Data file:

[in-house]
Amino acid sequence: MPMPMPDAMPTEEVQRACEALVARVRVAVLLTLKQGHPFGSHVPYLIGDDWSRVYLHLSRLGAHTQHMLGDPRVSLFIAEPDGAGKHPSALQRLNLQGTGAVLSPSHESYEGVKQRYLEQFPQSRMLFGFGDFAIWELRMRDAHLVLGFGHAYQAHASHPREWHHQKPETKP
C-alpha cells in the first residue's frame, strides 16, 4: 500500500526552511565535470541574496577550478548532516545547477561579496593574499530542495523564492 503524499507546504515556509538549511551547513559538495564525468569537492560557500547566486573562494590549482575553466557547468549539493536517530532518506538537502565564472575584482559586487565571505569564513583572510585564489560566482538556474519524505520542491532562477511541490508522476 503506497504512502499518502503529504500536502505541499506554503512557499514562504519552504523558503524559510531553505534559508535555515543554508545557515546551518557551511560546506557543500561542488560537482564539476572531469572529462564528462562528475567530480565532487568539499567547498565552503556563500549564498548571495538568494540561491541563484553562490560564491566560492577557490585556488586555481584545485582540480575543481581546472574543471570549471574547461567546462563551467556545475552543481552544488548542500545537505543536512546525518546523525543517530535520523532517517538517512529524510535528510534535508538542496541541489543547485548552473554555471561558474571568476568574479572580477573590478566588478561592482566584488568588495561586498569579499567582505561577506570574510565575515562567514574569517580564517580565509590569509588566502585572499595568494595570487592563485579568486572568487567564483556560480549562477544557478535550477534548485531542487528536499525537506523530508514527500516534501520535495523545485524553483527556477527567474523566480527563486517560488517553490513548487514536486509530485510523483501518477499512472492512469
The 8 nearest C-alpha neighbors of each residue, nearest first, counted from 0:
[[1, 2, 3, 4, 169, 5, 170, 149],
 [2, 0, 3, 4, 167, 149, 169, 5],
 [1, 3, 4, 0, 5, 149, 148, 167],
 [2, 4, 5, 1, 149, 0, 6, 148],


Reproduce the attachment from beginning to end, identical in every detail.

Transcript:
[in-house]
Amino acid sequence: MPMPMPDAMPTEEVQRACEALVARVRVAVLLTLKQGHPFGSHVPYLIGDDWSRVYLHLSRLGAHTQHMLGDPRVSLFIAEPDGAGKHPSALQRLNLQGTGAVLSPSHESYEGVKQRYLEQFPQSRMLFGFGDFAIWELRMRDAHLVLGFGHAYQAHASHPREWHHQKPETKP
C-alpha cells in the first residue's frame, strides 16, 4: 500500500526552511565535470541574496577550478548532516545547477561579496593574499530542495523564492 503524499507546504515556509538549511551547513559538495564525468569537492560557500547566486573562494590549482575553466557547468549539493536517530532518506538537502565564472575584482559586487565571505569564513583572510585564489560566482538556474519524505520542491532562477511541490508522476 503506497504512502499518502503529504500536502505541499506554503512557499514562504519552504523558503524559510531553505534559508535555515543554508545557515546551518557551511560546506557543500561542488560537482564539476572531469572529462564528462562528475567530480565532487568539499567547498565552503556563500549564498548571495538568494540561491541563484553562490560564491566560492577557490585556488586555481584545485582540480575543481581546472574543471570549471574547461567546462563551467556545475552543481552544488548542500545537505543536512546525518546523525543517530535520523532517517538517512529524510535528510534535508538542496541541489543547485548552473554555471561558474571568476568574479572580477573590478566588478561592482566584488568588495561586498569579499567582505561577506570574510565575515562567514574569517580564517580565509590569509588566502585572499595568494595570487592563485579568486572568487567564483556560480549562477544557478535550477534548485531542487528536499525537506523530508514527500516534501520535495523545485524553483527556477527567474523566480527563486517560488517553490513548487514536486509530485510523483501518477499512472492512469
The 8 nearest C-alpha neighbors of each residue, nearest first, counted from 0:
[[1, 2, 3, 4, 169, 5, 170, 149],
 [2, 0, 3, 4, 167, 149, 169, 5],
 [1, 3, 4, 0, 5, 149, 148, 167],
 [2, 4, 5, 1, 149, 0, 6, 148],